HP announced its plan to purchase the people and assets of Palm for $1.2 billion, reminding me of another grab from the past. That acquisition of Compaq more than eight years ago signaled the end of HP's 3000 futures, even while the company took on new environments. Embracing Palm seems an echo of that strategy (buying innovation that was being thumped in the market) and it marks a notable turn on HP's course.
Hewlett-Packard is purchasing an operating system, one that's not open or an industry standard. You have to go a very long way back to find that sort of play. In fact, it's that very Compaq deal that marks the last time HP acquired an OS or two.
In this week's case it's WebOS, widely praised but under-adopted, developed by top talent and well-loved by the modest base of users who use it for their Palm Pre smartphones. “Palm’s innovative operating system provides an ideal platform to expand HP’s mobility strategy and create a unique HP experience spanning multiple mobile connected devices,” said Todd Bradley, executive vice president of HP's Personal Systems Group. “And, Palm possesses significant IP assets and has a highly skilled team."
Eight years ago HP's acquisitions were OpenVMS as well as the NonStop environment, a pair of operating systems that had built loyalty and ardor among IT pros. Like WebOS, they weren't growing. HP didn't pursue Compaq for these environments, but it didn't cut them off like MPE/iX, either.
The history of acquired software is not a pretty one for HP, however, from the Allbase relational database for the 3000 in the 1980s right up to the Mercury Interactive test software purchase in 2006 for $4.5 billion. OpenVMS and NonStop at least had critical mass when HP took them in. WebOS has technical superiority over other mobile environments. Adding it to the HP portfolio shows that control of technology is becoming important in mobile computing, at least. It's a start, or maybe a return to the days when Invented in Here was an asset HP knew how to sell.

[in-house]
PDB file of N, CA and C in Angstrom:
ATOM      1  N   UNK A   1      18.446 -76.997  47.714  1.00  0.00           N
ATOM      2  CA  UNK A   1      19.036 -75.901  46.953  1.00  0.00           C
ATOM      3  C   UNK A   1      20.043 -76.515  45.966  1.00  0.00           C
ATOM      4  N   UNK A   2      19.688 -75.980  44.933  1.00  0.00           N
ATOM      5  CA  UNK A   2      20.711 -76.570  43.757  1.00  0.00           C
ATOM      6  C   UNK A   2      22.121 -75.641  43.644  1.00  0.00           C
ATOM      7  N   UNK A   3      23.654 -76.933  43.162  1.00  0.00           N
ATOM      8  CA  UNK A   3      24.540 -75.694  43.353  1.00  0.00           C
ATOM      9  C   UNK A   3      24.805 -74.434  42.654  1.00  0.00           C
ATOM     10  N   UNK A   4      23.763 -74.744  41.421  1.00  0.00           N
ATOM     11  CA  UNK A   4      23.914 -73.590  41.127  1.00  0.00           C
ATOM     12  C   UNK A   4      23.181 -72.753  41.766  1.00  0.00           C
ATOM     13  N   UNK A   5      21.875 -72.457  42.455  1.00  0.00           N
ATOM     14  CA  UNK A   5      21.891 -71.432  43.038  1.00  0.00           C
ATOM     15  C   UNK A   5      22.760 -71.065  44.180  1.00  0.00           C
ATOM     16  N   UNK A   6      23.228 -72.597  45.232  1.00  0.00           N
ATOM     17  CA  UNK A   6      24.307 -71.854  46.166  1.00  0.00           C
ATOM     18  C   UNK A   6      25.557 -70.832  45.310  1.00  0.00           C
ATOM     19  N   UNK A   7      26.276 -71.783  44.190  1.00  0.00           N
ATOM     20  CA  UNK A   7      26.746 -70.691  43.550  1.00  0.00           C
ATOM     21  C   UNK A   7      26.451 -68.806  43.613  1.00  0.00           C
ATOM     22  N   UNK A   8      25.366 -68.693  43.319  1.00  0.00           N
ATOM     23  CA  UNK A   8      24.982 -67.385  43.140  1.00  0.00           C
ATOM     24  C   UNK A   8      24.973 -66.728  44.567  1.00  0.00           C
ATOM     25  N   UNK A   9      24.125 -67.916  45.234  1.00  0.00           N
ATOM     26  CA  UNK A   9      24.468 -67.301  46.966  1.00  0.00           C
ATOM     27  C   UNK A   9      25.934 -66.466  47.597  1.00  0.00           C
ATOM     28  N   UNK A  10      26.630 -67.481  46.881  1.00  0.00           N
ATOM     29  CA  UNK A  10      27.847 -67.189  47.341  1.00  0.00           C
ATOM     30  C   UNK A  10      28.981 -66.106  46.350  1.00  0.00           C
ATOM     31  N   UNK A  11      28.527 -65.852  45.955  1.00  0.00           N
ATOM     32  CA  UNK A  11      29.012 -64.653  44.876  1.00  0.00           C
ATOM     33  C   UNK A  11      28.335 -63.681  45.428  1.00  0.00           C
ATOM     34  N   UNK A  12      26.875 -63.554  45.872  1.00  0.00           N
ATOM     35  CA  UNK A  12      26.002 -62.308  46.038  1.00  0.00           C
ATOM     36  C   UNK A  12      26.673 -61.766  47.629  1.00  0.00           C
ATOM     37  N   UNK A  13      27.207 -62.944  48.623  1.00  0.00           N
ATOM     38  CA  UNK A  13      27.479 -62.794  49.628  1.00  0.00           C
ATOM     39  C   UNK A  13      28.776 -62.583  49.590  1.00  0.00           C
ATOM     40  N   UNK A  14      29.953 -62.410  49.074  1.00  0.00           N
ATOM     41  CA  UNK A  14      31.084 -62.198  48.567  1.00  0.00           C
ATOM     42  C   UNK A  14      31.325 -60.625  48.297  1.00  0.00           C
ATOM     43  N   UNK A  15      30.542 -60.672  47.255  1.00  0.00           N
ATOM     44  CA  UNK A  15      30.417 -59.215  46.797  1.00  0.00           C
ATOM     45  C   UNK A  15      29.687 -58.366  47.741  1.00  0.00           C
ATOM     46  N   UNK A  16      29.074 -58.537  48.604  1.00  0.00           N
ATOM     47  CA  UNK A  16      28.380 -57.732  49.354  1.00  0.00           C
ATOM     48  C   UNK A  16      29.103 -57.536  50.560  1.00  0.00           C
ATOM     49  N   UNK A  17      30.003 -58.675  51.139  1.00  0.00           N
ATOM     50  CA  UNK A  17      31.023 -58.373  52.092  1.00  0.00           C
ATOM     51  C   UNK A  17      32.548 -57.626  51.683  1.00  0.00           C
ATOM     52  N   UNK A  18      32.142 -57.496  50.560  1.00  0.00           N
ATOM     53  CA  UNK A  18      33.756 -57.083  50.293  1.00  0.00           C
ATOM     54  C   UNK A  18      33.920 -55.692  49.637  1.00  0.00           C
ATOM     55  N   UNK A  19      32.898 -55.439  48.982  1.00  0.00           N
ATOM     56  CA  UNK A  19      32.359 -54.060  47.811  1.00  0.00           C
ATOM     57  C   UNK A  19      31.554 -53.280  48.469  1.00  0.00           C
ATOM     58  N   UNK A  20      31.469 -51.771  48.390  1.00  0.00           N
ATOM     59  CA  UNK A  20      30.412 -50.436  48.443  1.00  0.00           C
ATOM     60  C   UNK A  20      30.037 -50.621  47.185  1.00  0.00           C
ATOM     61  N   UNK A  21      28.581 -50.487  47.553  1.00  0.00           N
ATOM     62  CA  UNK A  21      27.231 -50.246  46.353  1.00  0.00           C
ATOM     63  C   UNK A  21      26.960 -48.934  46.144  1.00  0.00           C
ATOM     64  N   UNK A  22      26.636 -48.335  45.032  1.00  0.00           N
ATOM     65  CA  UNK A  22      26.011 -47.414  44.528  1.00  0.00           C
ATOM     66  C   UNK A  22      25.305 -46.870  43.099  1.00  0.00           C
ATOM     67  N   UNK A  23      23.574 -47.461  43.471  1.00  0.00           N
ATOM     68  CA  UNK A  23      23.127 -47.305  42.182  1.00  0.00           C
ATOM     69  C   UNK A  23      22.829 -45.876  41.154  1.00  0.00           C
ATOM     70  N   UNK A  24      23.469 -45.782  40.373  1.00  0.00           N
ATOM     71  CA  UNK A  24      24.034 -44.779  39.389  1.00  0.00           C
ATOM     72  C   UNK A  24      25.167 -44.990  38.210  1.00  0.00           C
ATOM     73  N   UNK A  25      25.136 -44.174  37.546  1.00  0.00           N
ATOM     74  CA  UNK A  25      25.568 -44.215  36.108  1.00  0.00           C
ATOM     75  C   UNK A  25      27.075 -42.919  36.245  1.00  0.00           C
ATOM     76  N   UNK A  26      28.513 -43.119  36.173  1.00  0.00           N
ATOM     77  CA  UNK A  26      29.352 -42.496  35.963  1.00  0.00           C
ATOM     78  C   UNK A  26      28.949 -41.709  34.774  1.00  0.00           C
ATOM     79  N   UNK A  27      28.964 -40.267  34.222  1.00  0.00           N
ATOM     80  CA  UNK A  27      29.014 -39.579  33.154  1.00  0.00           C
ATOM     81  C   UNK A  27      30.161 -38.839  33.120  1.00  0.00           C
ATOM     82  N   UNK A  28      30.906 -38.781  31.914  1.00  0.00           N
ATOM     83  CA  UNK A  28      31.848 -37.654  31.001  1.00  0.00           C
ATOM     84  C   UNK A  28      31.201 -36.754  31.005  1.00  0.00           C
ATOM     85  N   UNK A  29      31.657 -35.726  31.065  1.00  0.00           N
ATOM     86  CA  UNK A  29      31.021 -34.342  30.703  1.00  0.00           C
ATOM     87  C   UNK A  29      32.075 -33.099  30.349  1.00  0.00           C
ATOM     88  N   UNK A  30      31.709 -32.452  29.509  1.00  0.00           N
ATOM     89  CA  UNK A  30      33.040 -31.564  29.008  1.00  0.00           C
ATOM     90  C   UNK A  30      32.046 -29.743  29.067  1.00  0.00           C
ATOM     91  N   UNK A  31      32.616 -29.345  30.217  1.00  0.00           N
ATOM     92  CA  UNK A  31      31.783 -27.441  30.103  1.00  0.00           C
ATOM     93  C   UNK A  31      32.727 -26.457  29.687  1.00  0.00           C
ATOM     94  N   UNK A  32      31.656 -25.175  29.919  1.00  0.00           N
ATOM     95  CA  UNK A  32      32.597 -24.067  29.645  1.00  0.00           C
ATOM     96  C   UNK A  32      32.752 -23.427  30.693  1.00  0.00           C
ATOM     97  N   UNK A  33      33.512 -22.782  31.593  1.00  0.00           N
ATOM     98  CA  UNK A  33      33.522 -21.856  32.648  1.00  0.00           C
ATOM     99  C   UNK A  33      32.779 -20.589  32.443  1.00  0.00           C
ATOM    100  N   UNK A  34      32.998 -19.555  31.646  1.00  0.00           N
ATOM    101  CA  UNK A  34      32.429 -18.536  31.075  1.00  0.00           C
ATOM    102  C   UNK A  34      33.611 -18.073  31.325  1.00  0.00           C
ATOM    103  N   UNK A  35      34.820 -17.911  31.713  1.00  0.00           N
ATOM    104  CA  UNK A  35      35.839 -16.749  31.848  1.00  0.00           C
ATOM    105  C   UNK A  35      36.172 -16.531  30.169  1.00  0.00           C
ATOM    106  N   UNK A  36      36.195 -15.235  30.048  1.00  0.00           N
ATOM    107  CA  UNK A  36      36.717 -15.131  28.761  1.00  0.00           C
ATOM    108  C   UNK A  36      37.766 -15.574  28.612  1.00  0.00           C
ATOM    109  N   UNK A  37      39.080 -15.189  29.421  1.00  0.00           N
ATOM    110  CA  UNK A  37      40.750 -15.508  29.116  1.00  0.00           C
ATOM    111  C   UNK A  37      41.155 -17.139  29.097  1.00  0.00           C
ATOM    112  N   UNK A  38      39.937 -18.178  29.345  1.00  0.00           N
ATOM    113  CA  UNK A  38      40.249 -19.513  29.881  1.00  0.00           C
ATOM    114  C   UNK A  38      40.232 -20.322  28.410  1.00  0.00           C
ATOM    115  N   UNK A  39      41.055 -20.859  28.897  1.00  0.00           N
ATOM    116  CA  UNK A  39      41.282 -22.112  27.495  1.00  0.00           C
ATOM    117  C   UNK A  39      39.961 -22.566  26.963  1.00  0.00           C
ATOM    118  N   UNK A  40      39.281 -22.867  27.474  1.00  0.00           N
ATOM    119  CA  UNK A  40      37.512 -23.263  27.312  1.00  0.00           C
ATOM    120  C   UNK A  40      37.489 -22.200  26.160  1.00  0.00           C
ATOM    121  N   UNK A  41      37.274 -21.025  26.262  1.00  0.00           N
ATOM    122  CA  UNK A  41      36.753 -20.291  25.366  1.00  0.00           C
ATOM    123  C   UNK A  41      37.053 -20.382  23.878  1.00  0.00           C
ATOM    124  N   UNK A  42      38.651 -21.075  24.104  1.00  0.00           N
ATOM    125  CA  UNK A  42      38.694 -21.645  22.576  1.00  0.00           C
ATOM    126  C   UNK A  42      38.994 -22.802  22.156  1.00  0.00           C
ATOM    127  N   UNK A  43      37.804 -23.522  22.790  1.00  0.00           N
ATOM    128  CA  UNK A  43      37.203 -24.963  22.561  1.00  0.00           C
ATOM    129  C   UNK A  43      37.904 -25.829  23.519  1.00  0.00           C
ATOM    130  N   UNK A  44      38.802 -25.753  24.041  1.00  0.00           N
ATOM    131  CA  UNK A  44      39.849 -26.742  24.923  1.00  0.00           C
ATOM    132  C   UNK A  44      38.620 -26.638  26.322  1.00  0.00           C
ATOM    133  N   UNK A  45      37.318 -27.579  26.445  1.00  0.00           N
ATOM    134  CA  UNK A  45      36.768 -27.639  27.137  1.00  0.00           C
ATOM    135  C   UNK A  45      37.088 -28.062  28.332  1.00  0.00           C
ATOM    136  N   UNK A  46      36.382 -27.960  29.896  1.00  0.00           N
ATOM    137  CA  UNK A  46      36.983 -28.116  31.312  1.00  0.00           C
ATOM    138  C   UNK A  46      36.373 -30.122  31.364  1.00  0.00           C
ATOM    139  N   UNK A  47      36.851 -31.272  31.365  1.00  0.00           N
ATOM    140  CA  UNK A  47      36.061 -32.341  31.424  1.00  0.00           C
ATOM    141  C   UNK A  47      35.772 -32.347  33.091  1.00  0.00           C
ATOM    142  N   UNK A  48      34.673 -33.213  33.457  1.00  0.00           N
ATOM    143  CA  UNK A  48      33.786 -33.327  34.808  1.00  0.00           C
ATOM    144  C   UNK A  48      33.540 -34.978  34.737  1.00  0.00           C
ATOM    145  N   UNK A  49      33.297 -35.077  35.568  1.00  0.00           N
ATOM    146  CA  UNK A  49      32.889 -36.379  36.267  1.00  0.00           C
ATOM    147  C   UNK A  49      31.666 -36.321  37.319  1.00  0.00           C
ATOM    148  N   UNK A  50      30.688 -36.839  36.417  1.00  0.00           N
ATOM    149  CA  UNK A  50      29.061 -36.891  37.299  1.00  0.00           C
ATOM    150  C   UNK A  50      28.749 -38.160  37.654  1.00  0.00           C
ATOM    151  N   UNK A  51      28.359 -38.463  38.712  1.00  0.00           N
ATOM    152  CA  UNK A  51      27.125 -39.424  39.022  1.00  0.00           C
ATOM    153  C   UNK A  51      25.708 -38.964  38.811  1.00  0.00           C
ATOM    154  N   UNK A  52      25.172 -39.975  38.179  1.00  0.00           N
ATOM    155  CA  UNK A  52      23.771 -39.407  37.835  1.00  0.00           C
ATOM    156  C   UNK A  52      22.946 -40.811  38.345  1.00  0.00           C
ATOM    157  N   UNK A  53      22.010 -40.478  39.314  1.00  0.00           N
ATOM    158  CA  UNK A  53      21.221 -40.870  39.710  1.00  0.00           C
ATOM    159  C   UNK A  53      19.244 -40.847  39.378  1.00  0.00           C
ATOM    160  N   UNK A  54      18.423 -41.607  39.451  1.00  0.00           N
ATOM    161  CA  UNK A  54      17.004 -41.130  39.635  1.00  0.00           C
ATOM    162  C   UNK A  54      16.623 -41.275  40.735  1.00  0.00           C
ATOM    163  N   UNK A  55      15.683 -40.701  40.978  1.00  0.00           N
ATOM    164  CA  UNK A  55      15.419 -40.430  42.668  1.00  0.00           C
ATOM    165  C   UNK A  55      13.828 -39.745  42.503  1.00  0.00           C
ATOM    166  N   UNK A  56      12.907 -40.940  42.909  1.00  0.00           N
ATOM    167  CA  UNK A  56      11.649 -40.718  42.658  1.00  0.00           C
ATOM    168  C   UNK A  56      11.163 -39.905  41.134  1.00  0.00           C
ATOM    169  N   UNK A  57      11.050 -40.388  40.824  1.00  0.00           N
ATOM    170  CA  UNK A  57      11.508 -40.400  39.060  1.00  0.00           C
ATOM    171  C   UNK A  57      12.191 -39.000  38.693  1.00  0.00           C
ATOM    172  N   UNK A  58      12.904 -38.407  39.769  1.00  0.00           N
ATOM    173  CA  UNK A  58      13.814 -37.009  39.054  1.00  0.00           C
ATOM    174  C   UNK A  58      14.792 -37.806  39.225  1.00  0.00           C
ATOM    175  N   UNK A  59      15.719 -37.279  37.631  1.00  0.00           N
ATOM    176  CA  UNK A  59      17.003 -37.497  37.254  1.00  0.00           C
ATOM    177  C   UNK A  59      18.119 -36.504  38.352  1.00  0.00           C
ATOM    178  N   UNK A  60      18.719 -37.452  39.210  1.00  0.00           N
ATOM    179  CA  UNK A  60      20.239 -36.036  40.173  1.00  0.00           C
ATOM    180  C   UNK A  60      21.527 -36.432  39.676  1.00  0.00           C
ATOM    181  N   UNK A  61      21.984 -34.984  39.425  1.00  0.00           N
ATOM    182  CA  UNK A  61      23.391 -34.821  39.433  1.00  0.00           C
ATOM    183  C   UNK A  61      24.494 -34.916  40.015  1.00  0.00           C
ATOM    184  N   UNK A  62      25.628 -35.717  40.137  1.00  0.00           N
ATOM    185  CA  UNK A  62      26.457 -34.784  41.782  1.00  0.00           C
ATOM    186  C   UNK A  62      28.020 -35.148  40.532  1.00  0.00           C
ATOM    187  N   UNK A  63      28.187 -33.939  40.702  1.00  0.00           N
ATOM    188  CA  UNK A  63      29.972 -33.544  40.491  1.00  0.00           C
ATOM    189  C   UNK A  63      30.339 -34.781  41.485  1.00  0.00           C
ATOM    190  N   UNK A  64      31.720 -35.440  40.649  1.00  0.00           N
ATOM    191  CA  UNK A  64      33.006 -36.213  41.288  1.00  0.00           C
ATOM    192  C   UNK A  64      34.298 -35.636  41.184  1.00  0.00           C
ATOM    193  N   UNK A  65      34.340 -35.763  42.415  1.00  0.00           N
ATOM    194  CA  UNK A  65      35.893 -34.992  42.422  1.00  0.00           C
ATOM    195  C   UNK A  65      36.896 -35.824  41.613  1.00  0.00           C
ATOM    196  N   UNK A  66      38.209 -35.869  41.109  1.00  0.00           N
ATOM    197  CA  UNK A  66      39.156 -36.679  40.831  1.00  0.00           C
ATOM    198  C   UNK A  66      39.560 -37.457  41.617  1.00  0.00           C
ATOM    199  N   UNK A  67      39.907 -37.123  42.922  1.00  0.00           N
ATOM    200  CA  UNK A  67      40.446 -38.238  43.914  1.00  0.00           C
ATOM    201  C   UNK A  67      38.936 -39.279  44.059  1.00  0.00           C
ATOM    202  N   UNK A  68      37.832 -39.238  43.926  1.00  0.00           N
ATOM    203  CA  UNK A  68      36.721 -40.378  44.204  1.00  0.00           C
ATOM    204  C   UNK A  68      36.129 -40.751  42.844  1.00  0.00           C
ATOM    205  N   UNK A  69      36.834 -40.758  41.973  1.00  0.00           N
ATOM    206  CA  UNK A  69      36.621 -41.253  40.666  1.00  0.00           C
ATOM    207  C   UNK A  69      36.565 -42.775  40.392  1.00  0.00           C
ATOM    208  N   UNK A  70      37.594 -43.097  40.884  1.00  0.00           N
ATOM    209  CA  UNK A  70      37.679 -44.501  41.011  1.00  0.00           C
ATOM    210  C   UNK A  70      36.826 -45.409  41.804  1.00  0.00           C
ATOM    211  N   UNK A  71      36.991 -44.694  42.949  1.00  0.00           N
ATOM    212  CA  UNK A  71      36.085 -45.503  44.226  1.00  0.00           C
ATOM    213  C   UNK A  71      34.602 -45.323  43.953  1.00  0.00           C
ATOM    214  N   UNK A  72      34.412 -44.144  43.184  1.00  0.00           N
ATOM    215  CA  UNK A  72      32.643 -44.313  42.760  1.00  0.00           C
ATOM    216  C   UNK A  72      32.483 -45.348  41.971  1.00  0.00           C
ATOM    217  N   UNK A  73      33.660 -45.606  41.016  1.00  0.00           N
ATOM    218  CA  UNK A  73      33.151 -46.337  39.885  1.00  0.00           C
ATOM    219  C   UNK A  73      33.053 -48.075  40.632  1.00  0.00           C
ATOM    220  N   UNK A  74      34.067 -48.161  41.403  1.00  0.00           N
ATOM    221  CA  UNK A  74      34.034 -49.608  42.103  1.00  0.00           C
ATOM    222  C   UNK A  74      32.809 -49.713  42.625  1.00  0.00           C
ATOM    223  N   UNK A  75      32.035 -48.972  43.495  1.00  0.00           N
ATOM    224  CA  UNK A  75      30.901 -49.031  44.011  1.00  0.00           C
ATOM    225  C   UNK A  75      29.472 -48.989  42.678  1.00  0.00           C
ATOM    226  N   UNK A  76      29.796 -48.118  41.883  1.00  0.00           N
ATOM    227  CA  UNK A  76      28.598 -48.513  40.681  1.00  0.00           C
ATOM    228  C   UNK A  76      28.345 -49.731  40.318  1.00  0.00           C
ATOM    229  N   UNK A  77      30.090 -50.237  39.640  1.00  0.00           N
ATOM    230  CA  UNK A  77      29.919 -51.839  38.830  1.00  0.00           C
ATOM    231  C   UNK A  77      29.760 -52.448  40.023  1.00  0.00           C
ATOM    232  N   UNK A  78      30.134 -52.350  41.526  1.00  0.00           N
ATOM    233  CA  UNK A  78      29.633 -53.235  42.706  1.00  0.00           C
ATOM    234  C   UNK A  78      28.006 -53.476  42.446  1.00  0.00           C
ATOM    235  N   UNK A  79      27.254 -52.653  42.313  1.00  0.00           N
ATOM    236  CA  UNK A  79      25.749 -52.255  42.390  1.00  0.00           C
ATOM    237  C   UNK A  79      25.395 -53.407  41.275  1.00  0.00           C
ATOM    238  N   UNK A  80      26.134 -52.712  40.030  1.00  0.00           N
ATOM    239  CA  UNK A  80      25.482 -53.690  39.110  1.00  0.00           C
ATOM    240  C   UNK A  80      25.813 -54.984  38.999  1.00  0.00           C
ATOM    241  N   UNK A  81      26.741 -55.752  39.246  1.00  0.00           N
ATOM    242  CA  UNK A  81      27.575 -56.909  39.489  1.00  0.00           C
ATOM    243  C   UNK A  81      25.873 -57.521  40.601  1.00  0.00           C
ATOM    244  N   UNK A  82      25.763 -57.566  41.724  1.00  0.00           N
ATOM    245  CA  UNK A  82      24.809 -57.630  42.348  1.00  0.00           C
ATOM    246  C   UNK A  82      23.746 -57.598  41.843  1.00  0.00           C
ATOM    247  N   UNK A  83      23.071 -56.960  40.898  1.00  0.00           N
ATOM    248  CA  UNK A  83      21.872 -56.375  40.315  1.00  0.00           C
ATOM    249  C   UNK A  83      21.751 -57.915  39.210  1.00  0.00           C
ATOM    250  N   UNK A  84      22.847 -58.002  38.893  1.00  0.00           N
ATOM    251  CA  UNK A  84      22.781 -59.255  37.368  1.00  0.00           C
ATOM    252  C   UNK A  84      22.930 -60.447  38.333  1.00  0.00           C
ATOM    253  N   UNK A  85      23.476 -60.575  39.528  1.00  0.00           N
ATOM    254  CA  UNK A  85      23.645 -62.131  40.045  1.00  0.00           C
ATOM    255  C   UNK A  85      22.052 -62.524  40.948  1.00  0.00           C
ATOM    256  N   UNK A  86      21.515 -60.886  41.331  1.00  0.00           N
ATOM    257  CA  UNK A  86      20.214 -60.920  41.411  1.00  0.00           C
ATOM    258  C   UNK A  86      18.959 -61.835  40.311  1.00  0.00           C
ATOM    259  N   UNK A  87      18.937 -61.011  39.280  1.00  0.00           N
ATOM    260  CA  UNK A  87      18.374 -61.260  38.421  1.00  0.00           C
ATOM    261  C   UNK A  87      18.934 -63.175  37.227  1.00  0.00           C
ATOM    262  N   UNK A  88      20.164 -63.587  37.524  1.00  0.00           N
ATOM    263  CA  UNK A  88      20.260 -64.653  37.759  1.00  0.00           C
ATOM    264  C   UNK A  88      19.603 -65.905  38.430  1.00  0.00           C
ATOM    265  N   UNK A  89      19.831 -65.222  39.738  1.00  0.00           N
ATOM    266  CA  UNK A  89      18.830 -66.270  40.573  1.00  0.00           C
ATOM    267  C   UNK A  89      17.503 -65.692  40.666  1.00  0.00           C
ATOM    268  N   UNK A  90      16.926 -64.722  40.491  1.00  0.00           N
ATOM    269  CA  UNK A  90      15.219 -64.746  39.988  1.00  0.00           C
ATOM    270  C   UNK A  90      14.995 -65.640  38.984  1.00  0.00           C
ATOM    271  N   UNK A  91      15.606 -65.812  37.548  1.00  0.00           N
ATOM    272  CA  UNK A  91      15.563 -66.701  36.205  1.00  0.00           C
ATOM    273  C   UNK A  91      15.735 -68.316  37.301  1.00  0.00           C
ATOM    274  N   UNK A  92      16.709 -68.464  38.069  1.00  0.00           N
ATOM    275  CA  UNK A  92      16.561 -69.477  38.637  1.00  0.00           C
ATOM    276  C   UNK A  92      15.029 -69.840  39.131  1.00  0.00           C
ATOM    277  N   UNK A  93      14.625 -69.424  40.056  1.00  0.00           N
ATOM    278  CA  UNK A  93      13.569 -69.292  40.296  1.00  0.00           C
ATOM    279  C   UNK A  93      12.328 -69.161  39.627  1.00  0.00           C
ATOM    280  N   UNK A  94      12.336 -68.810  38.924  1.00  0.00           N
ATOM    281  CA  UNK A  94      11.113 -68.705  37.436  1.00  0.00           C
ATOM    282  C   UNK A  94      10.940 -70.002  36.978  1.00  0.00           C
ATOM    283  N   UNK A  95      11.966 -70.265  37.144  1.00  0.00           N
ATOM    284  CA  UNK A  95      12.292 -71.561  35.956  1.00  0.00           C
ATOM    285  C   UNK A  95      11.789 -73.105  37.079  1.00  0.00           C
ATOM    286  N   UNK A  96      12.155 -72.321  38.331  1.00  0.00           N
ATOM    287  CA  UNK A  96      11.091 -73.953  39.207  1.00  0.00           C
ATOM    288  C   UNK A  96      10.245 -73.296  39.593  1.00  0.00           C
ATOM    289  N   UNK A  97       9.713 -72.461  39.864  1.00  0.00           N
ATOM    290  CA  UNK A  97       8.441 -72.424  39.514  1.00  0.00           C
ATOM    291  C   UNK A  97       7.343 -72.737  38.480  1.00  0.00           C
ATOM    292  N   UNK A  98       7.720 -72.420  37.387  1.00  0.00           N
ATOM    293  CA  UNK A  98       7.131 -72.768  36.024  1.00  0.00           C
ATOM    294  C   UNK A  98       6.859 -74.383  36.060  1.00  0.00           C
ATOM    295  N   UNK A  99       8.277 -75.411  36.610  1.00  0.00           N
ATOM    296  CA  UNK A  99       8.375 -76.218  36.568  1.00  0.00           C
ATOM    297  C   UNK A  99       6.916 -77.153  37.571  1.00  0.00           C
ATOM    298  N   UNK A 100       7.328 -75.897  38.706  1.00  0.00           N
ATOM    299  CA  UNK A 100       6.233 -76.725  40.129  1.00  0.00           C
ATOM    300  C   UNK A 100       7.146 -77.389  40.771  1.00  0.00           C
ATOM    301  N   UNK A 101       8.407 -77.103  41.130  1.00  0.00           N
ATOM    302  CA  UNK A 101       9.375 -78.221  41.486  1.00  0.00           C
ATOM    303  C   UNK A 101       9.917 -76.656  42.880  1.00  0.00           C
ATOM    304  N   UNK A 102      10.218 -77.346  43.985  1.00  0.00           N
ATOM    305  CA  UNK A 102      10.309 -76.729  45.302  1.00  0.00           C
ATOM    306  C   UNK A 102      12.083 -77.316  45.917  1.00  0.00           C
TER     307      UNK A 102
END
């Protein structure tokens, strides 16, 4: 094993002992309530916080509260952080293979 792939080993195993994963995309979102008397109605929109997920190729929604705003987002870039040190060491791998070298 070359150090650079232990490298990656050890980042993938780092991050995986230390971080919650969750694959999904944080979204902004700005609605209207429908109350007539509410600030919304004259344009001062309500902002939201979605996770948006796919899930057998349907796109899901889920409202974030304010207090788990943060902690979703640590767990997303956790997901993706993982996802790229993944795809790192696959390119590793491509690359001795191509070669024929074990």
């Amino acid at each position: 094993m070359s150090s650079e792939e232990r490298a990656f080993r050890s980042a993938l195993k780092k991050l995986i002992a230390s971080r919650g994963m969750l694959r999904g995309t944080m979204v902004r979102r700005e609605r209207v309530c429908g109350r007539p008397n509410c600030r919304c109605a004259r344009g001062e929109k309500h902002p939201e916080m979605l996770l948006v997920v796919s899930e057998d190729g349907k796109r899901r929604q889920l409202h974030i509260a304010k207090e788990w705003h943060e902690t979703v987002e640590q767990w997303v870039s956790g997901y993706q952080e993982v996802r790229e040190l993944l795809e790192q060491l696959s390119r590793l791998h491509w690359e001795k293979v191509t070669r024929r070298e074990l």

It's been easy to believe that HP was getting out of the OS business with its enterprise embrace of Windows and Linux. Perhaps the Palm deal is a sign that HP wants technology that it can control once again. It used to be the only way to turn a profit, win new customers and build loyalty.
Windows changed all that for HP, but it's had to swallow the development and investment decisions of Microsoft or chase the Linux evolutions to reduce its appetite for en-suite operating systems. The smartphone and mobile environments count far more devices than the typical HP-UX customer, and HP's had to make its profits with its proprietary Unix by selling it to massive companies. Some say that Global 400 is where most profits lie in IT, but you'll get an argument from Apple Computer -- which has little presence in such markets but was only $2 billion behind HP on profits while Apple sold nearly $80 billion less. None of it was in the ultra-profitable services business, either.